Scitech presents Neurolucida from MBF Bioscience, a powerful tool for creating and analysing realistic, meaningful, and quantifiable neuron reconstructions from microscope images.
The advanced software can be used to perform detailed morphometric analysis of neurons such as quantifying the number of dendrites, axons, nodes, synapses and spines; the length, width and volume of dendrites and axons; area and volume of the soma; and the complexity and extension of neurons.
Neurolucida is being used by researchers to reconstruct and analyse tens of thousands of neurons leading to advances in various areas of neuroscience including neurodegenerative diseases, neuropathy, memory, and behaviour, as well as advances in other research fields such as ophthalmology.
In addition to software for neuron tracing and analysis, a Neurolucida system includes hardware such as a microscope, computer, motorised stage, camera, etc., and comes with MBF’s technical support for the entire system as well as research support to optimise experimental design.
The Neurolucida workstation edition allows researchers to trace and analyse neurons in previously acquired image stacks with a computer not connected to a microscope.
Neurolucida on a microscope
A system for neuron tracing and analysis typically includes a computer connected to a microscope. Neurolucida fully integrates with the microscope and associated hardware to reduce manual work and speed up data collection. Key abilities include controlling motorised stages, controlling cameras to change or save settings for future use, operating the focus knob or change objectives, and changing filter turrets, filter wheels, and mirror cubes when acquiring fluorescent images or image stacks.
Neurolucida works with brightfield, multi-channel fluorescence, confocal, structured illumination, and two-photon microscopes.
Neuron tracing on an offline workstation
Neurolucida can be paired with the Image Stack extension module to acquire image stacks at a microscope, then trace and analyse neurons at a computer workstation to free up the microscope for other projects. Image stacks are also a digital resource to refer to if data needs to be double checked, and it’s a way to preserve fluorescent tissue since images, unlike fluorescent tissue, don’t degrade, fade or bleach.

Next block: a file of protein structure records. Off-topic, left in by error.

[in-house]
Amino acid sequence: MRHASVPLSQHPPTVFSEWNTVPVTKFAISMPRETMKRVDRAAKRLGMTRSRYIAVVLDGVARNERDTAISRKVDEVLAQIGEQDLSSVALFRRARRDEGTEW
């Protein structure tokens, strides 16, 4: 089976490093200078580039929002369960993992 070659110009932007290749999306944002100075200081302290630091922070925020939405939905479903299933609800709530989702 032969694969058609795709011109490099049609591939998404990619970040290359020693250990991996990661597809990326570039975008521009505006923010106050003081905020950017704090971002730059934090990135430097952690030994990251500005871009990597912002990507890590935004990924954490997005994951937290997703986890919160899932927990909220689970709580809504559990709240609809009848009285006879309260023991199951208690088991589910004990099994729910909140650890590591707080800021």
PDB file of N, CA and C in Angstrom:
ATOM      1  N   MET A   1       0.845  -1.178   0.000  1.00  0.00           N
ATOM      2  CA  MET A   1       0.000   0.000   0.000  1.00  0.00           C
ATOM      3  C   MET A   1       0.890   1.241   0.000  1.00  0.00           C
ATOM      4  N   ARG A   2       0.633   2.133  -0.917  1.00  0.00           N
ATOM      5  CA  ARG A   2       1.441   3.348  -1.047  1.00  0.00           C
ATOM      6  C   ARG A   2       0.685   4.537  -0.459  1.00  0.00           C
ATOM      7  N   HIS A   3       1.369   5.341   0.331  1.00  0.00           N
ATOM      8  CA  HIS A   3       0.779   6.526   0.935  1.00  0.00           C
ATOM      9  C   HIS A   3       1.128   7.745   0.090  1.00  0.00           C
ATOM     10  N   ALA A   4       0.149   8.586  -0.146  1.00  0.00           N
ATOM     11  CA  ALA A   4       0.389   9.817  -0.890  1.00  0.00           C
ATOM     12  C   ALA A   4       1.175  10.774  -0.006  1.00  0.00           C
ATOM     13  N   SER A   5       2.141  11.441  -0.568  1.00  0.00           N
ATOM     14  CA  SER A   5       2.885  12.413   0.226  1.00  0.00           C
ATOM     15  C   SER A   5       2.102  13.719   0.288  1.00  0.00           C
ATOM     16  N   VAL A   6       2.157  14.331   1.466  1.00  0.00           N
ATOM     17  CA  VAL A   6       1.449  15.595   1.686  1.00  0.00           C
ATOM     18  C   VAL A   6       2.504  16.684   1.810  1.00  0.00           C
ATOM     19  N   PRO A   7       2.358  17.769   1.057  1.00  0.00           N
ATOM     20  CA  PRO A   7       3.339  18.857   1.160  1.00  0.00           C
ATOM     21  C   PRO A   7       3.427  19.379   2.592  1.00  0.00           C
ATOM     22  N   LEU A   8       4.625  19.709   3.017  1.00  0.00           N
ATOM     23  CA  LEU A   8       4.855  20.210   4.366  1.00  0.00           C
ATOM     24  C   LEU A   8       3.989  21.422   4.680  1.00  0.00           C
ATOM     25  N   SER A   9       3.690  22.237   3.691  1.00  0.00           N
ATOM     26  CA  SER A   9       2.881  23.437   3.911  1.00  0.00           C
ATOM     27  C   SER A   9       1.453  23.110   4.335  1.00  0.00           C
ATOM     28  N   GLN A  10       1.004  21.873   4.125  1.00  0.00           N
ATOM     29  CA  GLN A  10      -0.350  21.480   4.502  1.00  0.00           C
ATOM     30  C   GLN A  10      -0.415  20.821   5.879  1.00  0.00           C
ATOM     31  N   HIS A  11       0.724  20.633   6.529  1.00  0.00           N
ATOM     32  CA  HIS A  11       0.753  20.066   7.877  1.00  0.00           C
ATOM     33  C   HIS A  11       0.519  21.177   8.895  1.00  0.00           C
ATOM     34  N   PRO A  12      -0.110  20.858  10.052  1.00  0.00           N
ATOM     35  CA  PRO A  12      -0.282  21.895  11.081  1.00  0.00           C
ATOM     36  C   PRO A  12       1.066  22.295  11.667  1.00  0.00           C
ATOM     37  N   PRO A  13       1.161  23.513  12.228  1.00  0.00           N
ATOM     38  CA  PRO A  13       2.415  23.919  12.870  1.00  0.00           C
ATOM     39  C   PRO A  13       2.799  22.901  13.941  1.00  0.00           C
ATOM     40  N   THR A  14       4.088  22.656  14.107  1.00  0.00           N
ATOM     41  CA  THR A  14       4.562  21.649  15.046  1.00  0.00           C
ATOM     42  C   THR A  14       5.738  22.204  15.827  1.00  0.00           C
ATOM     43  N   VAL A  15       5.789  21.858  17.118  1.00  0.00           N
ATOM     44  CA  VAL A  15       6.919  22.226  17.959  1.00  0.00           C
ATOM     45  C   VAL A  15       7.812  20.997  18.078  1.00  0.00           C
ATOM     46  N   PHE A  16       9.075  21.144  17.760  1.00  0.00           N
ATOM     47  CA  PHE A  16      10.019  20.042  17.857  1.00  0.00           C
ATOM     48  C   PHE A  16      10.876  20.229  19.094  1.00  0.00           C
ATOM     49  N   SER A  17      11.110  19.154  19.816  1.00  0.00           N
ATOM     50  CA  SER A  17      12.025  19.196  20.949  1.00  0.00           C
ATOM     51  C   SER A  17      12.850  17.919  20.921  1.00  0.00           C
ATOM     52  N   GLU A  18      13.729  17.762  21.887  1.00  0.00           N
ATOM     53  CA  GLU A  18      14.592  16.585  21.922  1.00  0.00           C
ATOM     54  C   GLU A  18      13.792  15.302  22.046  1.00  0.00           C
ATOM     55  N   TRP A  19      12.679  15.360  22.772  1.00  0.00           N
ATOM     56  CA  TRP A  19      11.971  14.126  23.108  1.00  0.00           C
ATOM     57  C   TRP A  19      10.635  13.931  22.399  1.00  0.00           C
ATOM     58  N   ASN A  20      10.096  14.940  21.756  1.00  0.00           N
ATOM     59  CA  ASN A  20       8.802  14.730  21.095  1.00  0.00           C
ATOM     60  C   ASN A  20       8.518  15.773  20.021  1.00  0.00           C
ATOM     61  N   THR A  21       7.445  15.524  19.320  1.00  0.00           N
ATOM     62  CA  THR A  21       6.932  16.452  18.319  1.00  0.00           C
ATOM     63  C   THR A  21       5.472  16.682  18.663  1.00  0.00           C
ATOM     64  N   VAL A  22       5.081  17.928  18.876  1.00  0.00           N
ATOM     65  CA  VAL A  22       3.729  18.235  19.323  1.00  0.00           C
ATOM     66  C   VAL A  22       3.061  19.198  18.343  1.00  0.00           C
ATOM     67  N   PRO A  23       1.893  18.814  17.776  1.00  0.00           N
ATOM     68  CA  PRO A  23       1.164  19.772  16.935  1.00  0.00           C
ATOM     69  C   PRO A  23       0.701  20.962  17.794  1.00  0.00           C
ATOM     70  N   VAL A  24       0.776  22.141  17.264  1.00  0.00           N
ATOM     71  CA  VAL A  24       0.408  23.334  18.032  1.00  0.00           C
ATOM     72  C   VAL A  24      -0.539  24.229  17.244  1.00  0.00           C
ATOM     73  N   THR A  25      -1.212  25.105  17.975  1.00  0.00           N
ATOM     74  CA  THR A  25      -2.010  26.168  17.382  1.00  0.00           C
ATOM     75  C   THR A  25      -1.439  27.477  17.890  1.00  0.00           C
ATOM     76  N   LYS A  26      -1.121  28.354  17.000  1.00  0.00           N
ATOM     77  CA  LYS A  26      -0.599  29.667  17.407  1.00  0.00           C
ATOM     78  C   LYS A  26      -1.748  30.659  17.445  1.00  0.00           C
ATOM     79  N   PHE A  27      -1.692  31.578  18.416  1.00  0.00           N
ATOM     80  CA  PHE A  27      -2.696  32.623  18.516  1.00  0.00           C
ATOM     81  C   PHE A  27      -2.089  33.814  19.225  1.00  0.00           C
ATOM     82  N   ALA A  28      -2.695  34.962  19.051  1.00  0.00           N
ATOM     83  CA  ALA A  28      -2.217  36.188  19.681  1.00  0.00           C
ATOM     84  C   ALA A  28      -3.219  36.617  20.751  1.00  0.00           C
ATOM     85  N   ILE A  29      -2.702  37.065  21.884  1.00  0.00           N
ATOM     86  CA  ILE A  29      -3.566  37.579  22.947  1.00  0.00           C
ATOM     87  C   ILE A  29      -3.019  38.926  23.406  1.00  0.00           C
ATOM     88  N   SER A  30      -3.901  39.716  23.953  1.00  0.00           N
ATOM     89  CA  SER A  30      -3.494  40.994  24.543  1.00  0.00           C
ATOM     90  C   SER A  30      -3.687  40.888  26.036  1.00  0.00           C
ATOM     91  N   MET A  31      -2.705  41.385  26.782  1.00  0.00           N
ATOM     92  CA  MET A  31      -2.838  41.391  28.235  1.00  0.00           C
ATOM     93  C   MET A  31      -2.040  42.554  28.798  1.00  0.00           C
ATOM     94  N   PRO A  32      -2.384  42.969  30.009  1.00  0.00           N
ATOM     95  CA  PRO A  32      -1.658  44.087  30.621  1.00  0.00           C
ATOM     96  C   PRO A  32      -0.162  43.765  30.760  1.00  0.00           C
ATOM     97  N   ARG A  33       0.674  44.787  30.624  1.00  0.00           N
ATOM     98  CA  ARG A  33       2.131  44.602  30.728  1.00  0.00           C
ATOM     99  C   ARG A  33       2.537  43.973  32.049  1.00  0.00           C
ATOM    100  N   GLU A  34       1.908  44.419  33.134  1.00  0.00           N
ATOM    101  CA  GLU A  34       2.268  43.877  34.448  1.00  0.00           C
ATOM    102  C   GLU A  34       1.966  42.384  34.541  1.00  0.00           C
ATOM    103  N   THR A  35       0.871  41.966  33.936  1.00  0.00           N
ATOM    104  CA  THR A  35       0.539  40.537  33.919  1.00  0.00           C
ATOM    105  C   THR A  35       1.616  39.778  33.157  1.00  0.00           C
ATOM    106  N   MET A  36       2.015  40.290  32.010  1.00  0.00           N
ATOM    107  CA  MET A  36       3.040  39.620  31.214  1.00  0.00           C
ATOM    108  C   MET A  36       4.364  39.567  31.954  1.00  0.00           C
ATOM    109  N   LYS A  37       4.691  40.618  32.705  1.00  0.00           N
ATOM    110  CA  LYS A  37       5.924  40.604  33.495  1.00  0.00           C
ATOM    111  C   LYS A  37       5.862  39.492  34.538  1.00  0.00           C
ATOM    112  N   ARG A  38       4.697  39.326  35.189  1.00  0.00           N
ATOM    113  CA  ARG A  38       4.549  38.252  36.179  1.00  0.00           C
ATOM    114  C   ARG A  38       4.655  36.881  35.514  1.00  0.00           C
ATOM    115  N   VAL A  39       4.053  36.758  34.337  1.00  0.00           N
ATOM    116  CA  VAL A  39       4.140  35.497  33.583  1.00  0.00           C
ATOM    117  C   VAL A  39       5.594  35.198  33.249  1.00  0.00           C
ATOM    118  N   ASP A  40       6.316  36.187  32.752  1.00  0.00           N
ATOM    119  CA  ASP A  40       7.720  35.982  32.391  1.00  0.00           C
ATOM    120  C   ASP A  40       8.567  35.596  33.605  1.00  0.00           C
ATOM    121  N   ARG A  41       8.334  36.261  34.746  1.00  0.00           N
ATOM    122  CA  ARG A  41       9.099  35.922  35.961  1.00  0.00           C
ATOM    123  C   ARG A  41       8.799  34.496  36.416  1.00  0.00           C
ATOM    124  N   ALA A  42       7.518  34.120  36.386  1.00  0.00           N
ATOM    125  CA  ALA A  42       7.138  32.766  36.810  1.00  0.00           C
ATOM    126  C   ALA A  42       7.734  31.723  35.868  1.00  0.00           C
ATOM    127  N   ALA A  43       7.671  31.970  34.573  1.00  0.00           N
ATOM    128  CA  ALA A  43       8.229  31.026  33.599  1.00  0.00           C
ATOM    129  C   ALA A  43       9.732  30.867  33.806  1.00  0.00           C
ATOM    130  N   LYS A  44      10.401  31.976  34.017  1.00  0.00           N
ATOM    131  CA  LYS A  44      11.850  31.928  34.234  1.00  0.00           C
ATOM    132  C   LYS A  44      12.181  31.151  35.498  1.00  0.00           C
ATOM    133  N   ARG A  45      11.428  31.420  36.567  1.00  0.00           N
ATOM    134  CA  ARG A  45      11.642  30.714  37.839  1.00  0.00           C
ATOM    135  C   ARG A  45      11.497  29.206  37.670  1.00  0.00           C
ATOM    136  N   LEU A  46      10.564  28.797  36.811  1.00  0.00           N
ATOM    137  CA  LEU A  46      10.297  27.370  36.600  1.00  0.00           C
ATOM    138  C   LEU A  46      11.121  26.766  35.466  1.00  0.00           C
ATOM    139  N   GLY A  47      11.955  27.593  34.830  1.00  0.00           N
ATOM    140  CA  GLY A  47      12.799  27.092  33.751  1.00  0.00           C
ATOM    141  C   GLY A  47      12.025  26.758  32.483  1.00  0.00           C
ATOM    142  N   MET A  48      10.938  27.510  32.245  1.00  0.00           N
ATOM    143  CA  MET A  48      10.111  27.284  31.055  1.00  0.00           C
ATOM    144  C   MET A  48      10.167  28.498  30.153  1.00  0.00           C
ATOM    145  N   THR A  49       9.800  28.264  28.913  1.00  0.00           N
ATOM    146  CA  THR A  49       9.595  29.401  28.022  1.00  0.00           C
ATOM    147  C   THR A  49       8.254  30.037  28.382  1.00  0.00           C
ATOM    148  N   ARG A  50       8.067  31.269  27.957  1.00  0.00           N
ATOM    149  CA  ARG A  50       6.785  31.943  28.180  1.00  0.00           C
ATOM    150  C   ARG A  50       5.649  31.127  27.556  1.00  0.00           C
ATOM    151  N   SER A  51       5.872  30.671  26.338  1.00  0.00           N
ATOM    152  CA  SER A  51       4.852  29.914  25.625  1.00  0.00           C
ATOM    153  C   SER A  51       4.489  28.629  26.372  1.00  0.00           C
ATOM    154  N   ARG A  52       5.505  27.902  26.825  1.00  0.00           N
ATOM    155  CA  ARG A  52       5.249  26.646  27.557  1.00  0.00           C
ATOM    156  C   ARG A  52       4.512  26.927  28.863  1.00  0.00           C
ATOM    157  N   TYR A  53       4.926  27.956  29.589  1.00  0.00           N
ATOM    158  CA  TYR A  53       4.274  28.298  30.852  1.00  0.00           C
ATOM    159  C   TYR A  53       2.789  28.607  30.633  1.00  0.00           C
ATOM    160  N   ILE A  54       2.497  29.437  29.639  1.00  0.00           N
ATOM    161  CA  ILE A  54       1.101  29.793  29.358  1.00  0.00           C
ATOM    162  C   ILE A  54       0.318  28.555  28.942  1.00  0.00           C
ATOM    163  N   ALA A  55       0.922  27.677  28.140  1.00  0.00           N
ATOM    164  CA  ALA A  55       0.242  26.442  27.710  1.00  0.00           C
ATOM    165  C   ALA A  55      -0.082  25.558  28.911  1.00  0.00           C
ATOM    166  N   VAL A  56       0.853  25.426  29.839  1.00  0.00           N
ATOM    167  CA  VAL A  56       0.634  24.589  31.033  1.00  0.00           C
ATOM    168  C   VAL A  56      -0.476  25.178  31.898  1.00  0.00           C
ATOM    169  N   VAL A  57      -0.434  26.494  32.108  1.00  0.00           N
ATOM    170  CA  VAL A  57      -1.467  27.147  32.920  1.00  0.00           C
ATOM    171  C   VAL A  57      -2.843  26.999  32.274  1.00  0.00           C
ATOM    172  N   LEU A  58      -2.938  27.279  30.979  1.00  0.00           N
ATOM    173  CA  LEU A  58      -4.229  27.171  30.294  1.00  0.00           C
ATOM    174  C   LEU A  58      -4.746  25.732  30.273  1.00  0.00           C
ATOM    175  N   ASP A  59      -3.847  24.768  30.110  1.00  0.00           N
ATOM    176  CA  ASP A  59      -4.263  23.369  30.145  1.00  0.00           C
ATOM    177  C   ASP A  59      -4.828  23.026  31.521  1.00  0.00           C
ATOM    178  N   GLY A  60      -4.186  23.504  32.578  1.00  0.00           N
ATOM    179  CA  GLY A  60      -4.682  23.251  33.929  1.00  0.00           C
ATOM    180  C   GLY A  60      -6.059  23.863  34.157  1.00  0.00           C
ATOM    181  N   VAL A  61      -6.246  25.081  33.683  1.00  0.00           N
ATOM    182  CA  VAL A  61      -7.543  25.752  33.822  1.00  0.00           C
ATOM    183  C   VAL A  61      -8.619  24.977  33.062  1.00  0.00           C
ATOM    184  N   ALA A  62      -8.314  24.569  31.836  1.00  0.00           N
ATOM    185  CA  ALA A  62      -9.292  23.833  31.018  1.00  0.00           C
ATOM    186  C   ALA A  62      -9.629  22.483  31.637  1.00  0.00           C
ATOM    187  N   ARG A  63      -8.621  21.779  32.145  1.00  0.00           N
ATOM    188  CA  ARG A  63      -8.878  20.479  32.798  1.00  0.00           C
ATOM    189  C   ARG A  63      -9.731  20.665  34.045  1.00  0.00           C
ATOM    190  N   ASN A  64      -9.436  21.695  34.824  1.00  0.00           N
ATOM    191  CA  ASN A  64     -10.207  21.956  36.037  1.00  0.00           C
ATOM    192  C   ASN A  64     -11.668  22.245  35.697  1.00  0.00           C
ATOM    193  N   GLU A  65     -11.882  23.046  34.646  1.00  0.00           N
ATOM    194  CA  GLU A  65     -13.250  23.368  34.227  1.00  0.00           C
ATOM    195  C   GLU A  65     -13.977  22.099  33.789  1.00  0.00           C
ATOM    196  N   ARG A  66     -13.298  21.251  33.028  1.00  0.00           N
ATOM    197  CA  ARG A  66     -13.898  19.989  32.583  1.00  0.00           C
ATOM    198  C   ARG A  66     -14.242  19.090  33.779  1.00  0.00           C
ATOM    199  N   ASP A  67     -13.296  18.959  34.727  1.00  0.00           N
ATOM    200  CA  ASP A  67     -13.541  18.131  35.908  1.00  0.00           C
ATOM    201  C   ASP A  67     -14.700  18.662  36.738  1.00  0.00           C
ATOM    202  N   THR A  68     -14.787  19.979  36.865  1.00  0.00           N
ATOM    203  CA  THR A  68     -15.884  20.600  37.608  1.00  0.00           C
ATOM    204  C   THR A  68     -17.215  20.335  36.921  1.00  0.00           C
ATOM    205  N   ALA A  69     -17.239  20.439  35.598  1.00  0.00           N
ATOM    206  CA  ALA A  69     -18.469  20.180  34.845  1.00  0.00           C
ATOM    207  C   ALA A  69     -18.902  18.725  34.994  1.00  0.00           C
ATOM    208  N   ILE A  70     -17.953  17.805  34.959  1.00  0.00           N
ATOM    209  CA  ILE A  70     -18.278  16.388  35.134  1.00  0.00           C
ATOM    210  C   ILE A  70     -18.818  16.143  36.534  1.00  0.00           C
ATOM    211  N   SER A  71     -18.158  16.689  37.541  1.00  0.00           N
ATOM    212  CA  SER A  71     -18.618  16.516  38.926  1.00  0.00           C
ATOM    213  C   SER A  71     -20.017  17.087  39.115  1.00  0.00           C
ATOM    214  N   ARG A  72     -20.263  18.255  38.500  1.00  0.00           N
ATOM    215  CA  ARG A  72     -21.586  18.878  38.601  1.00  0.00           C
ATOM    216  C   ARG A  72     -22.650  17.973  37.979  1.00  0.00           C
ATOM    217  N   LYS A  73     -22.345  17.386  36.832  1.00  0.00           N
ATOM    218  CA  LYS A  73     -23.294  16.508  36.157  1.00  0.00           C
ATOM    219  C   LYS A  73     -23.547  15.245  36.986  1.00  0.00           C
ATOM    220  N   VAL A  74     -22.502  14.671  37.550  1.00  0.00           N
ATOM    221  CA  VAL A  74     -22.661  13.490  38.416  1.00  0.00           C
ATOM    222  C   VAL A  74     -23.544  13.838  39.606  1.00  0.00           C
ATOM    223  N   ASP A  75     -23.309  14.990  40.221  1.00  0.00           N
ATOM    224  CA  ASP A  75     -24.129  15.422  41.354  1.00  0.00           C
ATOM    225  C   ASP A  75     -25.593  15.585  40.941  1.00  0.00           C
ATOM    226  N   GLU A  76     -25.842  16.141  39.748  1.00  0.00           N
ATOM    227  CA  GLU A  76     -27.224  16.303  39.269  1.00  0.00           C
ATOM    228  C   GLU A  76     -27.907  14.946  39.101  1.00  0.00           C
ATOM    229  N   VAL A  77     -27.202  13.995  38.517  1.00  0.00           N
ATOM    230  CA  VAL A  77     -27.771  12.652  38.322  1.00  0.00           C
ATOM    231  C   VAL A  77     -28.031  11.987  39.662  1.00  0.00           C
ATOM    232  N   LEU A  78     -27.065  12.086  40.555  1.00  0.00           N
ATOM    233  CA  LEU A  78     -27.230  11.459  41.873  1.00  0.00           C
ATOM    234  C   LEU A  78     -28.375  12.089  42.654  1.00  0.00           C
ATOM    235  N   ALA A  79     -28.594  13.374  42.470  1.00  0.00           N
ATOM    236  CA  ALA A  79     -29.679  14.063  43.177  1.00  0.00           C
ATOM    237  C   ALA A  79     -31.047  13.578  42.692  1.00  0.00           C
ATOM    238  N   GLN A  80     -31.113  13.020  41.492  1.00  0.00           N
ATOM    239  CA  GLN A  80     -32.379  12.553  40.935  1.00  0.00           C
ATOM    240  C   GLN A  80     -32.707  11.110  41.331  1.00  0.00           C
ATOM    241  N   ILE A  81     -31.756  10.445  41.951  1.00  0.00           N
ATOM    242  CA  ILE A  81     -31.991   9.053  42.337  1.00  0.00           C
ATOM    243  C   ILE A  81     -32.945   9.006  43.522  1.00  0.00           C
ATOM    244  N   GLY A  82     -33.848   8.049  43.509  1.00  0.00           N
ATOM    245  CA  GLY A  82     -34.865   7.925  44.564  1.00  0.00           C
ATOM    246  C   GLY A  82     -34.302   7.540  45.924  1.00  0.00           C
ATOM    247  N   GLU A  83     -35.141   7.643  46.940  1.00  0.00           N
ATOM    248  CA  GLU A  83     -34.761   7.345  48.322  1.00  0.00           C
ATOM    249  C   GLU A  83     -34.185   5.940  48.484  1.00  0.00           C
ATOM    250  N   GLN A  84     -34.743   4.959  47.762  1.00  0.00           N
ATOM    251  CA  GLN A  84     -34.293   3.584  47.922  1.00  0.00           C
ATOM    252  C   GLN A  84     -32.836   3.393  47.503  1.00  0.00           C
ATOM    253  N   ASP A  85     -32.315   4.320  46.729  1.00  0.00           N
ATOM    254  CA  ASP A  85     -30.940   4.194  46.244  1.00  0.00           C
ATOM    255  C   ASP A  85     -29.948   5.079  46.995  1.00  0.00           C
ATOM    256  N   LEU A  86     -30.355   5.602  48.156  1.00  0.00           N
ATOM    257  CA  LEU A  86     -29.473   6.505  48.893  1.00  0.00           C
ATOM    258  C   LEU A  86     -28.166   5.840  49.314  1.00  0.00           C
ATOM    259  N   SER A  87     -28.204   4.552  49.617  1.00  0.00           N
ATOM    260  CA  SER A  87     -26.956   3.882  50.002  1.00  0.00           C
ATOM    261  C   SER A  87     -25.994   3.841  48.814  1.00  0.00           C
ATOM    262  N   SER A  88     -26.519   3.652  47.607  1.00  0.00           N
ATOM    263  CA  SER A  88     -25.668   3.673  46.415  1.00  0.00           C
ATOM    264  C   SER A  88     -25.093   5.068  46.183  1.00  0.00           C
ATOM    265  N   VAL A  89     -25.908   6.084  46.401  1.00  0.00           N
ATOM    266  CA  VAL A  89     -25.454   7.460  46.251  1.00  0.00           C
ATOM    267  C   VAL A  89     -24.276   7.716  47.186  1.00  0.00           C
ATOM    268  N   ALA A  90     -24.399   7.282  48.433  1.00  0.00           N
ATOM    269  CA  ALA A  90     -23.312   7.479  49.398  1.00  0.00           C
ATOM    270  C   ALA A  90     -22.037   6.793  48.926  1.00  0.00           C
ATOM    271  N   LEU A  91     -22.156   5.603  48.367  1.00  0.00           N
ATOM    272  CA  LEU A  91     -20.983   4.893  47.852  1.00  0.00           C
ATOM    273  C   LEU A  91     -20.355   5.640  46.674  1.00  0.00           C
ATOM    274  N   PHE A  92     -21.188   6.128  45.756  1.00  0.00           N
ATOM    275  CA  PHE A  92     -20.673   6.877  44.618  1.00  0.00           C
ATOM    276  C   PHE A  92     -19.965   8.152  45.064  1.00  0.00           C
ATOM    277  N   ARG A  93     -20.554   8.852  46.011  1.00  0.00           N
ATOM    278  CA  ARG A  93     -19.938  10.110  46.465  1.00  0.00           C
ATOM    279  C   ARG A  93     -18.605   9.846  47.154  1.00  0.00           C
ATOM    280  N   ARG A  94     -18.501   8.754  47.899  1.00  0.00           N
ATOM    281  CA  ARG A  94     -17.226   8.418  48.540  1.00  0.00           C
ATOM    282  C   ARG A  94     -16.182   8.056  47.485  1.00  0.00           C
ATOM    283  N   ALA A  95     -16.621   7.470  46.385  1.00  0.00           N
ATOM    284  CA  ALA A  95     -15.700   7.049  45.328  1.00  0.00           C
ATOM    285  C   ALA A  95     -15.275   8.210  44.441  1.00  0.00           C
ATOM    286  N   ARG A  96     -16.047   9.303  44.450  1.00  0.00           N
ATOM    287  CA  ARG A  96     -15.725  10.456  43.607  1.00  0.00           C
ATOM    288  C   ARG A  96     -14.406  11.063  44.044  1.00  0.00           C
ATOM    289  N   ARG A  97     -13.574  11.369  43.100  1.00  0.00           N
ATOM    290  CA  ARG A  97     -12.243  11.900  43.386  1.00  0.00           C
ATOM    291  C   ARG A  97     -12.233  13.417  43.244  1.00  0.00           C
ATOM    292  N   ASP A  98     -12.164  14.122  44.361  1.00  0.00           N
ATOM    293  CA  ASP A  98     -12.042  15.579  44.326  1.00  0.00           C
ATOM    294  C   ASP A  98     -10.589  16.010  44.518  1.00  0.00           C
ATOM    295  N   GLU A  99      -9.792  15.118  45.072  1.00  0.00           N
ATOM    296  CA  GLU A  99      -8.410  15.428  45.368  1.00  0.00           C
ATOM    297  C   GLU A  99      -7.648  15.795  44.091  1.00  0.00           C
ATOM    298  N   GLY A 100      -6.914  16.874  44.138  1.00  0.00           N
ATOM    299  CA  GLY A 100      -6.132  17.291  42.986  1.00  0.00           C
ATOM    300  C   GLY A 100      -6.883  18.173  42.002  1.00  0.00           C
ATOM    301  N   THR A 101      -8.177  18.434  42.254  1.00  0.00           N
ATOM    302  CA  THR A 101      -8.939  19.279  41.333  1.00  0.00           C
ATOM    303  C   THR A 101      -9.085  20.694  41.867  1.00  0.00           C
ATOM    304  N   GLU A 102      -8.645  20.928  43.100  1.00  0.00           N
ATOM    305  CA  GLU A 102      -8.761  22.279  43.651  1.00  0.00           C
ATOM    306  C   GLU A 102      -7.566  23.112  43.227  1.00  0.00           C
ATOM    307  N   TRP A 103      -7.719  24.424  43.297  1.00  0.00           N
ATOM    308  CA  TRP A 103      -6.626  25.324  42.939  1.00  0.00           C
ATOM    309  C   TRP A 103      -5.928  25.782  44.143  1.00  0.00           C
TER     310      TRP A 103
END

During image stack acquisition, Neurolucida directs the motorised stage and camera, and, for fluorescent images, the filter wheels and mirror cubes, allowing the user to automatically capture image stacks at the microscope and analyse them on a computer with the workstation edition of Neurolucida. Image stacks can be saved to the Biolucida Cloud for easy retrieval.
Neurolucida workstation edition is also compatible with image stacks acquired with other software.
Neurolucida on whole slide images
Neurolucida also works with whole slide images (digital scans of specimen) from providers such as Aperio and Hamamatsu, and can capture whole slide images of the entire specimen in 3D (x, y, and z) or 2D (x, y) with the addition of the Virtual Tissue 3D or 2D module. Working with whole slide images gives the user the freedom to create neuron reconstructions and analyse them on any computer (even those not connected to a microscope), while also providing a permanent digital file of the specimen that can be easily stored on Biolucida Cloud, MBF’s image viewing, sharing, and storing software.
Serial section reconstructions
Serial section reconstructions can be used to trace and analyse neurons through multiple sections, or to create a 3D model of the organ and its regions for brain mapping and quantification. The 3D visualisation capabilities in Neurolucida allow the user to view the structures the way they were in the model organism, from any angle.
After mounting the sections, they are certain to be in different orientations on the slide. Neurolucida has tools to help align the tracing of the section or sections already traced to the image of the section about to be traced. The automatic contouring tool in Neurolucida automatically traces anatomical boundaries to make serial section reconstruction easier and faster.
3D brain mapping
Neurolucida has advanced tools and analyses for 3D brain mapping:
- Use the full power of Neurolucida to quantitatively analyse brain maps
- Quantify volume for studies looking at volume change, such as the atrophy of the striatum in a specimen that has the Huntington's gene expressed, or the volume of lesions that appear in a region of interest
- Analyse the distribution of objects in a region of interest and find the proximity of one object to another or find the distance between the object and an anatomical boundary
Each Neurolucida system is customised for the lab. Software and integration can be provided to labs that already have all the necessary equipment; alternatively complete systems including microscopes, motorised stages, cameras, computers and software can be supplied.